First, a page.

Search: Women's participation in the public sphere
To combat the predominant mindset contributing to the failure of women in the workforce, the Qatar Career Fair recently hosted its second lecture, The working women in Qatar: professional aspirations and social traditions.
More Qatari women have university degrees than men, yet female participation in the workforce is only 35 percent, well below the national percentages in developed countries.
Read more at Arabian Gazette.
A major two-day conference on 'Supporting open economies, inclusive growth - women's role in Arab countries' will be held at Lancaster House in central London on 25th and 26th June 2013, as part of the UK's presidency of the G8 Deauville Partnership with Arab Countries in Transition.
Read more at AME Info.
With its young population and access to free education up to the university level, Algeria seems to have no shortage of young female entrepreneurs. At the Algeria 2.0 conference - an event designed to encourage entrepreneurship - women participated in the Women's Start-up Weekend, developing their business ideas.
Read more at The National.
08/05/201309:50The Egyptian revolution appears to present a “gender paradox.” On the one hand, women have been marginalized in many formal political institutions since the downfall of Hosni Mubarak. On the other hand, representations and images of women and women’s bodies have been everywhere.Nicola Pratt, Associate Professor at The University of Warwick writes representation and realities of Egyptian women.Read more at Jadaliyya.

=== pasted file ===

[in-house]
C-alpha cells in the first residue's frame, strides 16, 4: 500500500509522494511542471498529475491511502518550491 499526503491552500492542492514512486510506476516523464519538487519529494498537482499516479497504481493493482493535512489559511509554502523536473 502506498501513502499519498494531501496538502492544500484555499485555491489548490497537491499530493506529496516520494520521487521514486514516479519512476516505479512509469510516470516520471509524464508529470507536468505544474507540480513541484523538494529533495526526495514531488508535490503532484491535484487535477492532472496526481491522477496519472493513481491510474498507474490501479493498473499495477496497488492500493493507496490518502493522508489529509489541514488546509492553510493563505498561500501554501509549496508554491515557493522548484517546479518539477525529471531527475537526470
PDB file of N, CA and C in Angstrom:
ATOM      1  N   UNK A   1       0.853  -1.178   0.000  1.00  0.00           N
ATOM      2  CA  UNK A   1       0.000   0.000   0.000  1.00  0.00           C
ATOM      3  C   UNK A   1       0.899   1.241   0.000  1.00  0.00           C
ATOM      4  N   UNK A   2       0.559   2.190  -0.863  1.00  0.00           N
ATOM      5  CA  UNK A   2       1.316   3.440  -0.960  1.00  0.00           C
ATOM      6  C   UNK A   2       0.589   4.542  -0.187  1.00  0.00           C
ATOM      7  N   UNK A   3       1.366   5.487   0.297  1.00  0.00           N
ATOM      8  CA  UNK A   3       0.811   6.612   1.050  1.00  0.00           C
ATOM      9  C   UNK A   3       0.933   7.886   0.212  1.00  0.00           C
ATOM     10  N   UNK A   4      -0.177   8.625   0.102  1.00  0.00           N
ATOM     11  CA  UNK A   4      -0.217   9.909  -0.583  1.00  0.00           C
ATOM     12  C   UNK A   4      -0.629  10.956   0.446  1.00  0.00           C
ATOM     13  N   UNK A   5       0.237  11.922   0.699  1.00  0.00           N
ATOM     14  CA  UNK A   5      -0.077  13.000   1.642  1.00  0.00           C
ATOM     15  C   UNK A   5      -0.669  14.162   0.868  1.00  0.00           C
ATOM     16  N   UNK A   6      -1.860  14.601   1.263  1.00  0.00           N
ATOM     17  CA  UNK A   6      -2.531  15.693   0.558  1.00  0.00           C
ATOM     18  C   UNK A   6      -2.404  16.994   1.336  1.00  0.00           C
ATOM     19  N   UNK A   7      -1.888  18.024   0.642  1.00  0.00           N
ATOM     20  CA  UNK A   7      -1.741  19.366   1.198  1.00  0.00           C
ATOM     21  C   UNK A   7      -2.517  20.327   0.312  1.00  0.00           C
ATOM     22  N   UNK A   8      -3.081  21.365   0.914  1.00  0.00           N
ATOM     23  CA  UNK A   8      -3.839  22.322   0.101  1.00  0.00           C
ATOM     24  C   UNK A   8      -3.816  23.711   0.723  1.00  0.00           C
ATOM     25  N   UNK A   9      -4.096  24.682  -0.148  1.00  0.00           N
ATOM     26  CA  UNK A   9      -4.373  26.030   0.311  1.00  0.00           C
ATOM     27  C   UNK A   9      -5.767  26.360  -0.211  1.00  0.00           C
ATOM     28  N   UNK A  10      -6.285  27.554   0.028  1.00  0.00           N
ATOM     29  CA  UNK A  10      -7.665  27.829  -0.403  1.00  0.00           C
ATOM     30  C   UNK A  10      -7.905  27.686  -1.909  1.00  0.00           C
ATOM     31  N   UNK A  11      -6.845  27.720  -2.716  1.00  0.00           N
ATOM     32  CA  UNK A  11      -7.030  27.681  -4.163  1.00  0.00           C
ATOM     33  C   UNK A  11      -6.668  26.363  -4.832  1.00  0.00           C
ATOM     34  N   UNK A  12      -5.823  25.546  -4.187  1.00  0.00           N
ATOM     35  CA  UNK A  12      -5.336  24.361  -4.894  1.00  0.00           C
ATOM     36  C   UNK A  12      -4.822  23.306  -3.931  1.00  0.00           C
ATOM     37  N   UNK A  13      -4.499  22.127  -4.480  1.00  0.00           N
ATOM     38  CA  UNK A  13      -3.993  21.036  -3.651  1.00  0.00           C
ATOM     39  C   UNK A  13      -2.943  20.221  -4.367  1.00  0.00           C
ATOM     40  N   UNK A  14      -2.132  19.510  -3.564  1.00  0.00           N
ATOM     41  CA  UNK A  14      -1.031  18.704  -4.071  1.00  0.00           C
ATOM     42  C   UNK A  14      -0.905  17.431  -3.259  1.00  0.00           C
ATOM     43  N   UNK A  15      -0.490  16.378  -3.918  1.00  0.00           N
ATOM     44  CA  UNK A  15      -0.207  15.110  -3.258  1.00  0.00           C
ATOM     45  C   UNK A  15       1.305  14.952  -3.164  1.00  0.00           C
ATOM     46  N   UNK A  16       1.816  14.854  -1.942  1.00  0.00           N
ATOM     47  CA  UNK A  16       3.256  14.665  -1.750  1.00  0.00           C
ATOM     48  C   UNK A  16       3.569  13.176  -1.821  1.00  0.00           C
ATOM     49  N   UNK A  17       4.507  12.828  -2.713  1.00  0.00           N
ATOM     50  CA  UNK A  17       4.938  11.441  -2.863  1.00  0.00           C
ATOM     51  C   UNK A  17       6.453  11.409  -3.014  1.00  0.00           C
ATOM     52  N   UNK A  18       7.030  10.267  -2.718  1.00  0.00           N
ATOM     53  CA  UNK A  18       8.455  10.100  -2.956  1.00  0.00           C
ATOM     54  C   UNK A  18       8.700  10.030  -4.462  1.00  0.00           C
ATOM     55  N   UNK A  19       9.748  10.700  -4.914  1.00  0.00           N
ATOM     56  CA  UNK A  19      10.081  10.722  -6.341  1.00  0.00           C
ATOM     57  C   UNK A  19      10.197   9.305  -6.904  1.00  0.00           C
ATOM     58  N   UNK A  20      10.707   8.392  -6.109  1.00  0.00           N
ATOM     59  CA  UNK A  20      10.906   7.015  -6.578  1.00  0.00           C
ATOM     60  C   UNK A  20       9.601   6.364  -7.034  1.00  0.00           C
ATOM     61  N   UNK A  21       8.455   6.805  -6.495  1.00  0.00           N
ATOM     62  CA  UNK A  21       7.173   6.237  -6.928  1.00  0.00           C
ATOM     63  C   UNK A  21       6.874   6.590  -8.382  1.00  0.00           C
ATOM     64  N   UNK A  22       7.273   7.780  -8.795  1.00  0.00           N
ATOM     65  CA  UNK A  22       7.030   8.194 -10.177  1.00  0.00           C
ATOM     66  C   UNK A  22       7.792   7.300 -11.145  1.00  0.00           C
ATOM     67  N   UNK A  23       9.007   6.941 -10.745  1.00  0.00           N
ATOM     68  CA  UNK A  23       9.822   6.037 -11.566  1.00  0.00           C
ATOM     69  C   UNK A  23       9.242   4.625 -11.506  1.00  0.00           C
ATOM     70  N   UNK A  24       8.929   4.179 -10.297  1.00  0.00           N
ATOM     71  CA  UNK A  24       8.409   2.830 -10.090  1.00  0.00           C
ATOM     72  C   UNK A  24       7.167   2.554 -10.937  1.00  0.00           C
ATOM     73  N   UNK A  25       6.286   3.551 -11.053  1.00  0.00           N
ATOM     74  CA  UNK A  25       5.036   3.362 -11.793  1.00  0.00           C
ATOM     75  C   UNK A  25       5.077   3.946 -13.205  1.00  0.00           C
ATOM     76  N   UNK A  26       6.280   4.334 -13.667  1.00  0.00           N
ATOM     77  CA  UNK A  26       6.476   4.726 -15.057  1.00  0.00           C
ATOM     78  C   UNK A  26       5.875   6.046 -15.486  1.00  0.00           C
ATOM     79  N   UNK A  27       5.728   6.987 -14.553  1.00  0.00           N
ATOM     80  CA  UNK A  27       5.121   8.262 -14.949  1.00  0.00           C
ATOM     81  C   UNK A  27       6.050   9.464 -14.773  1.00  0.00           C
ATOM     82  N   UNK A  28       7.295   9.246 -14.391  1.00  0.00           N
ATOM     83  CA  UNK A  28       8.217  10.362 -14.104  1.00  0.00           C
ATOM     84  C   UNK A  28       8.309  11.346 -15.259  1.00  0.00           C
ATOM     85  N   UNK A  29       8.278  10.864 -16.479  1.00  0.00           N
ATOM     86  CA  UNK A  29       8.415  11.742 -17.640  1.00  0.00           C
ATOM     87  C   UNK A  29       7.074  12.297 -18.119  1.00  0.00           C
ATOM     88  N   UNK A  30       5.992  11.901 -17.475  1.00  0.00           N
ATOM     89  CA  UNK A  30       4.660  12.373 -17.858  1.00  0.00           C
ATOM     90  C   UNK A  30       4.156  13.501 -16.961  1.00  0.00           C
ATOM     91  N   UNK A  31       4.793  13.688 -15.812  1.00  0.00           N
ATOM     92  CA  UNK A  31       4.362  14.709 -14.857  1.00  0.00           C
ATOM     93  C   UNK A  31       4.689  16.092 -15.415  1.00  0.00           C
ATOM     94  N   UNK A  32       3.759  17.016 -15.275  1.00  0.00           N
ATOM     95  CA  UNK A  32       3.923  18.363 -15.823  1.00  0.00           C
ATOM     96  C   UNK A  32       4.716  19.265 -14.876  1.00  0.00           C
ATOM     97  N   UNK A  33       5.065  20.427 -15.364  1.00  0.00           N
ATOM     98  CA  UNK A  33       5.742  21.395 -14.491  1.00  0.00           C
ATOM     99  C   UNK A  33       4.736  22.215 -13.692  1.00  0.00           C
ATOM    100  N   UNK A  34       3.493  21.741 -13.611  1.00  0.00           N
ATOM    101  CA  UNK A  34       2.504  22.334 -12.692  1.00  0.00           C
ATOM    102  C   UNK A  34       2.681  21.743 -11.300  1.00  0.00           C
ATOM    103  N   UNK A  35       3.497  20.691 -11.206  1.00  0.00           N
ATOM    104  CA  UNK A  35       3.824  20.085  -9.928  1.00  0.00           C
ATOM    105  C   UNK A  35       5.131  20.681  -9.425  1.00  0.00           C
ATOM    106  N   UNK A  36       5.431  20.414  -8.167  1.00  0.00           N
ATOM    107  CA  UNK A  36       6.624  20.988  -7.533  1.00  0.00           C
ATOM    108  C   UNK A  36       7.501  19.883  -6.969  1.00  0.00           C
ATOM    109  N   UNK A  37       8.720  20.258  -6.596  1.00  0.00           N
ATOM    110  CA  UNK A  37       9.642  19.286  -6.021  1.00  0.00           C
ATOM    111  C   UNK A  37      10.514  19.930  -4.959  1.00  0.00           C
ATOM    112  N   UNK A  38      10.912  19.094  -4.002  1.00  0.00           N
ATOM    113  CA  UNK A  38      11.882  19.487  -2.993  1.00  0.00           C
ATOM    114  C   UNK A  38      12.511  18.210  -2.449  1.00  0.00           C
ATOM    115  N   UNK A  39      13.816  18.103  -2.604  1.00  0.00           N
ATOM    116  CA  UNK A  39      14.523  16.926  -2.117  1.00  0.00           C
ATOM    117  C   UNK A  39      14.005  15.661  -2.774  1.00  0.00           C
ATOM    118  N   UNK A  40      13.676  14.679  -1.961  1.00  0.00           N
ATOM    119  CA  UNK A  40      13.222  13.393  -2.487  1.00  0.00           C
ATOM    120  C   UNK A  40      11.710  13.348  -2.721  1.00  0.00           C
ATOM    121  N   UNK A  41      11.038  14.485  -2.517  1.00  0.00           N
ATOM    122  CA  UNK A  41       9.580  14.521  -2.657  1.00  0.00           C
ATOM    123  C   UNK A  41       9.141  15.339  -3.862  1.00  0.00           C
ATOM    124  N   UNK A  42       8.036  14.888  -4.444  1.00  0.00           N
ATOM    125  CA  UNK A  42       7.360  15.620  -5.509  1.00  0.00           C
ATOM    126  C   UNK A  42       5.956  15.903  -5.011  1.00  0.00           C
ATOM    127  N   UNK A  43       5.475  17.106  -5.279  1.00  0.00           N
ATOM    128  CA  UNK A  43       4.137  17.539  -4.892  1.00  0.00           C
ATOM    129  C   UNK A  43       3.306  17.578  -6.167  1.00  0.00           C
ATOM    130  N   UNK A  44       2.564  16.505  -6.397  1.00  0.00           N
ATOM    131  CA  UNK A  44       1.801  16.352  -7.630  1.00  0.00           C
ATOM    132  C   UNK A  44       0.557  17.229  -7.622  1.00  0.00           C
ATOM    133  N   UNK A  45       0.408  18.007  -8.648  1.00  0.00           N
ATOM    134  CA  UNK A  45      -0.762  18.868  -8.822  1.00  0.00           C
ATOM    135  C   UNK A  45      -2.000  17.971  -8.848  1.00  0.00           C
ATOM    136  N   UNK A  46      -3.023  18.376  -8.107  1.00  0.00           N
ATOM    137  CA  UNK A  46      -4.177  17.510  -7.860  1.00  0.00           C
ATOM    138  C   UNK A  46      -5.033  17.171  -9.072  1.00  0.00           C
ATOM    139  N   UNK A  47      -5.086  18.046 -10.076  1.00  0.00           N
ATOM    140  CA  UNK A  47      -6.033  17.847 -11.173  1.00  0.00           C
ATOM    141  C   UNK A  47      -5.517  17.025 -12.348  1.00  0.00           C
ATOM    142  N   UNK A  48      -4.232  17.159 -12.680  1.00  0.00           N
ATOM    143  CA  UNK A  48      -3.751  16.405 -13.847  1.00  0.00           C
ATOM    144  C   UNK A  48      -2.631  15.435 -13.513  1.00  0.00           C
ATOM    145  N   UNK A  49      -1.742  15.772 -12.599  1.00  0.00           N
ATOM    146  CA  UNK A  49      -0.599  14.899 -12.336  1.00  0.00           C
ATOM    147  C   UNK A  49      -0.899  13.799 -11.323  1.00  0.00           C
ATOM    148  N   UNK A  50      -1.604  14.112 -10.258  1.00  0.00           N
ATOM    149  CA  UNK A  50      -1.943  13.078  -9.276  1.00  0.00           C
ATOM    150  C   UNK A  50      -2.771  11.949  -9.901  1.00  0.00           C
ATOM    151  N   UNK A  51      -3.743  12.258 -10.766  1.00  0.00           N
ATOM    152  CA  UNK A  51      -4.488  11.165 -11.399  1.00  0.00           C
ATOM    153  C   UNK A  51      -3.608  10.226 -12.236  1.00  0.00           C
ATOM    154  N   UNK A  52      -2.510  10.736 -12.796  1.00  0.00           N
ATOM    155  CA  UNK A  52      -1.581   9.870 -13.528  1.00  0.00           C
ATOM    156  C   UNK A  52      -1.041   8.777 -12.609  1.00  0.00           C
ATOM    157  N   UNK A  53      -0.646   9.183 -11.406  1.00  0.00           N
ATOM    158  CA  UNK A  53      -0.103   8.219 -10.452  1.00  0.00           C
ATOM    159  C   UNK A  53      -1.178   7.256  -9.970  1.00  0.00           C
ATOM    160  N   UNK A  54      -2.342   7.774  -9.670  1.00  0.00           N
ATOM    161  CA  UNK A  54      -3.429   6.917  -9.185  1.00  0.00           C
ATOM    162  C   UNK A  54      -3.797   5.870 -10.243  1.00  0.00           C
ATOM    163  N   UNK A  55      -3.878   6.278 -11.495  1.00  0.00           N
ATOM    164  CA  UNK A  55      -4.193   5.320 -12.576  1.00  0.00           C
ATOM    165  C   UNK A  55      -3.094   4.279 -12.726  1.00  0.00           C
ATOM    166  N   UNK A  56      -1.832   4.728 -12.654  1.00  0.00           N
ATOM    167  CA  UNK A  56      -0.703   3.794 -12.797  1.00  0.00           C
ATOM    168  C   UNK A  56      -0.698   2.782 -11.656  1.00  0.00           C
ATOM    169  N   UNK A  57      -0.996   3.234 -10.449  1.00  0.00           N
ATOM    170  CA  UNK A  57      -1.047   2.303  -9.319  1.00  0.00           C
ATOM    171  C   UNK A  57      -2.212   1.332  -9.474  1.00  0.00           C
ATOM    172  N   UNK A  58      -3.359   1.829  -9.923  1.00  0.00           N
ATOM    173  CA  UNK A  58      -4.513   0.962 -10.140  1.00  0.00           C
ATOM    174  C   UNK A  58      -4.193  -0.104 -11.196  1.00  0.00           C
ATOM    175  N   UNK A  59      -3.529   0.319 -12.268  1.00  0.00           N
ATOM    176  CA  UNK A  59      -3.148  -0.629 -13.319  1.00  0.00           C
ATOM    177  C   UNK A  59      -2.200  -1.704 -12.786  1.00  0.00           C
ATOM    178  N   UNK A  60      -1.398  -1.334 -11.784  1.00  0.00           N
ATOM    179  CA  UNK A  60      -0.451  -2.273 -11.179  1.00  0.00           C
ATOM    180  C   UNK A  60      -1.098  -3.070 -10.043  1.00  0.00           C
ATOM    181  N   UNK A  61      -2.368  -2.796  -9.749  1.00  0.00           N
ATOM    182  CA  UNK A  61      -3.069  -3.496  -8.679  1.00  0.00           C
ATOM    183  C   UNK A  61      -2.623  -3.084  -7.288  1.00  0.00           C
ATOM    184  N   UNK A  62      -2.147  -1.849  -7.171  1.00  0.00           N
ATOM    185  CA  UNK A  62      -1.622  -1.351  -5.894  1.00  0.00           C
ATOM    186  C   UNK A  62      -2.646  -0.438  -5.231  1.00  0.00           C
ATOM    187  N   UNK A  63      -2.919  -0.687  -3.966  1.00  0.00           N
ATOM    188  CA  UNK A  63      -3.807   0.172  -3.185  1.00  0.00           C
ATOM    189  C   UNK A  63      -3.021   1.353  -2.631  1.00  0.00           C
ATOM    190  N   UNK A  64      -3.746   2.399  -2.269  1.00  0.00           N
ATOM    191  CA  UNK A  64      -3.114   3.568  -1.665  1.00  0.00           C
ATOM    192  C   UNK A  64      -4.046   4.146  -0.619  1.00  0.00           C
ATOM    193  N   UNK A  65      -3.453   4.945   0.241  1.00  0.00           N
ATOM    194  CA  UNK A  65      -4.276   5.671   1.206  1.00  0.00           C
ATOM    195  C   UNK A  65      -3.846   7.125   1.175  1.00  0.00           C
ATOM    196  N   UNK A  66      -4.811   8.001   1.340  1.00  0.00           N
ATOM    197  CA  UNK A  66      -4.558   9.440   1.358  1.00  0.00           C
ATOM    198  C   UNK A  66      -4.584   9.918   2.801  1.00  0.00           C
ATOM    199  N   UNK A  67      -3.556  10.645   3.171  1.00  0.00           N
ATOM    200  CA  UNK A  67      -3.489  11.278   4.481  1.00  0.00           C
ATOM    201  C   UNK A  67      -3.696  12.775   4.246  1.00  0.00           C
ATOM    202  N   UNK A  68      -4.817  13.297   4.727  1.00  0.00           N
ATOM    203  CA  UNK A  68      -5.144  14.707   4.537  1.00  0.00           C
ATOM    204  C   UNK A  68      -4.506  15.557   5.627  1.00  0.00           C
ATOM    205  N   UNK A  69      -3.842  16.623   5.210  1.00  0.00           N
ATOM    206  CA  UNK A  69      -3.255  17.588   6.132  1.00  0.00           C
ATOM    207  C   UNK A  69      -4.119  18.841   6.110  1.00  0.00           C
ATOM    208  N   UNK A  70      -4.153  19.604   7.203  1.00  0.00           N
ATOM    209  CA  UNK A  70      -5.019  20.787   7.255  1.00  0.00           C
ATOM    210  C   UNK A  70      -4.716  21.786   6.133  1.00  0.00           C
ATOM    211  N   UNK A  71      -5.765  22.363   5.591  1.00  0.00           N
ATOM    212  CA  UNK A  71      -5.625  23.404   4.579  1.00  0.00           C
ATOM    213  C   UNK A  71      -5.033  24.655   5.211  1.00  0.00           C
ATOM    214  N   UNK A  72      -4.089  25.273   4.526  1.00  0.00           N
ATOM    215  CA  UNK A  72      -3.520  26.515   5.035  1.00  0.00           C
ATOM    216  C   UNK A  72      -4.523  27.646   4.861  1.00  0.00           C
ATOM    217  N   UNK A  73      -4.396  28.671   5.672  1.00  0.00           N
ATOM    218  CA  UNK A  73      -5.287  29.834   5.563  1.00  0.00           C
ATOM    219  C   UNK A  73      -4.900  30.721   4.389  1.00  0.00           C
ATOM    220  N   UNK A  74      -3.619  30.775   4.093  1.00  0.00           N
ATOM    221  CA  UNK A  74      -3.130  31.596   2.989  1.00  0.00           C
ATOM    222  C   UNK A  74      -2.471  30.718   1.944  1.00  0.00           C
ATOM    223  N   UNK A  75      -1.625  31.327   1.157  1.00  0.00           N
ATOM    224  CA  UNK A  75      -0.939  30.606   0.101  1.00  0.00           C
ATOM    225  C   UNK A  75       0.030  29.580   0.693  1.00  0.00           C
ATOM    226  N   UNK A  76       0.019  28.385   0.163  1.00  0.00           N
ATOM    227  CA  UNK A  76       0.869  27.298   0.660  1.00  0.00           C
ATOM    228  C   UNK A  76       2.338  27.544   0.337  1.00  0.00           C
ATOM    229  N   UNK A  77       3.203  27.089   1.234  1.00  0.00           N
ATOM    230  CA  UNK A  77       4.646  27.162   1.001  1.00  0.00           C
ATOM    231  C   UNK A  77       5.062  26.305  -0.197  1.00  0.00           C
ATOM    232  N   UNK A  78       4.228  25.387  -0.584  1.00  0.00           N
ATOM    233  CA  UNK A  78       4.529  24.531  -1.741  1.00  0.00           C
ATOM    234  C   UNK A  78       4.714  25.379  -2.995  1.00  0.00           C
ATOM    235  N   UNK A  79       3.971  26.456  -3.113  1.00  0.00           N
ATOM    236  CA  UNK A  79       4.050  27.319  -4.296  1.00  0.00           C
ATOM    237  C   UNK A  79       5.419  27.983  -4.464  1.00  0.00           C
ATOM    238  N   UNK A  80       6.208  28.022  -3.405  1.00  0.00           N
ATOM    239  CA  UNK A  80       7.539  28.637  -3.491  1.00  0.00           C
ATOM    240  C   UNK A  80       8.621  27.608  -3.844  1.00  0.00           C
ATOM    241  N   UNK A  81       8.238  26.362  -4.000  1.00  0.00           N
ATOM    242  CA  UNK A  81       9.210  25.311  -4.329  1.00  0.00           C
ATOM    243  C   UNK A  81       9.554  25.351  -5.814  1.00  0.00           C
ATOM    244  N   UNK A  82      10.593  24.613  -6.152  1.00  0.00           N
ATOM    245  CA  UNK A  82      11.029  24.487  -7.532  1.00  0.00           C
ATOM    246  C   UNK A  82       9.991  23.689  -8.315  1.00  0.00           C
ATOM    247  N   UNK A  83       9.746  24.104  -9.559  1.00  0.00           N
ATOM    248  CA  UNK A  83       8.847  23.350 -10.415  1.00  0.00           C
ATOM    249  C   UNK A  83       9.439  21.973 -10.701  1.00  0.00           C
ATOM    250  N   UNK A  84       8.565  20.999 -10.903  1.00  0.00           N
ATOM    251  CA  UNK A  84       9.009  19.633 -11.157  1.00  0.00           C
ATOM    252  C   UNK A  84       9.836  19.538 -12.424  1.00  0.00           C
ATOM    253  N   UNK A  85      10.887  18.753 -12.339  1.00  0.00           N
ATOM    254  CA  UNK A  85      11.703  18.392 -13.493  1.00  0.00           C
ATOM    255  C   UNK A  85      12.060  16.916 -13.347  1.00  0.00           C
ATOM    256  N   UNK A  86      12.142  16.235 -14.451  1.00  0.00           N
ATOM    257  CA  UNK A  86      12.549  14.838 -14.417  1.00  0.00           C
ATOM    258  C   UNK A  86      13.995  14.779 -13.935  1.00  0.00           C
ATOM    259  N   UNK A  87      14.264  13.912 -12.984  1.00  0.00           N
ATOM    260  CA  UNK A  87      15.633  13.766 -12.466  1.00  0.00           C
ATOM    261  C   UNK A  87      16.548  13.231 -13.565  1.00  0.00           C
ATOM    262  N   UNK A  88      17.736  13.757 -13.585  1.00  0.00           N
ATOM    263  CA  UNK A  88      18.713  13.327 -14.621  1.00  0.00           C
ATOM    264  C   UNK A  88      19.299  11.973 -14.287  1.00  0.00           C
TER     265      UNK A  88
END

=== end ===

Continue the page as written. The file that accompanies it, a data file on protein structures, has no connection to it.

With the report 'She and Elections', Nazra for Feminist studies scrutinises 16 individual women's running for Parliament in Egypt in 2011. Nazra, a partner to KVINFO, aims at building an Egyptian feminist movement.
The report analyzes the social and political context in which these women had their electoral journey, and the different ways in which they dealt with their respective realities and challenges. It also covers the tools applied to support the women's candidatures, including Nazra’s so-called mentoring on the ground methodology.
Read the report at Nazra for Feminist Studies. Watch the 18 minutes video on the women's parliamentary journey.
“The next big push for growth is going to come from the employment and the better utilisation of women in the workforce. This is true of female potential in any economy, but is especially important in these [MENA] economies because labour market participation rates [of women] are fairly low.”
The World Bank’s chief economist for the Middle East and North Africa, Ms Nadereh Chamlou, speaks about women’s participation in the workforce.
Read more at The National.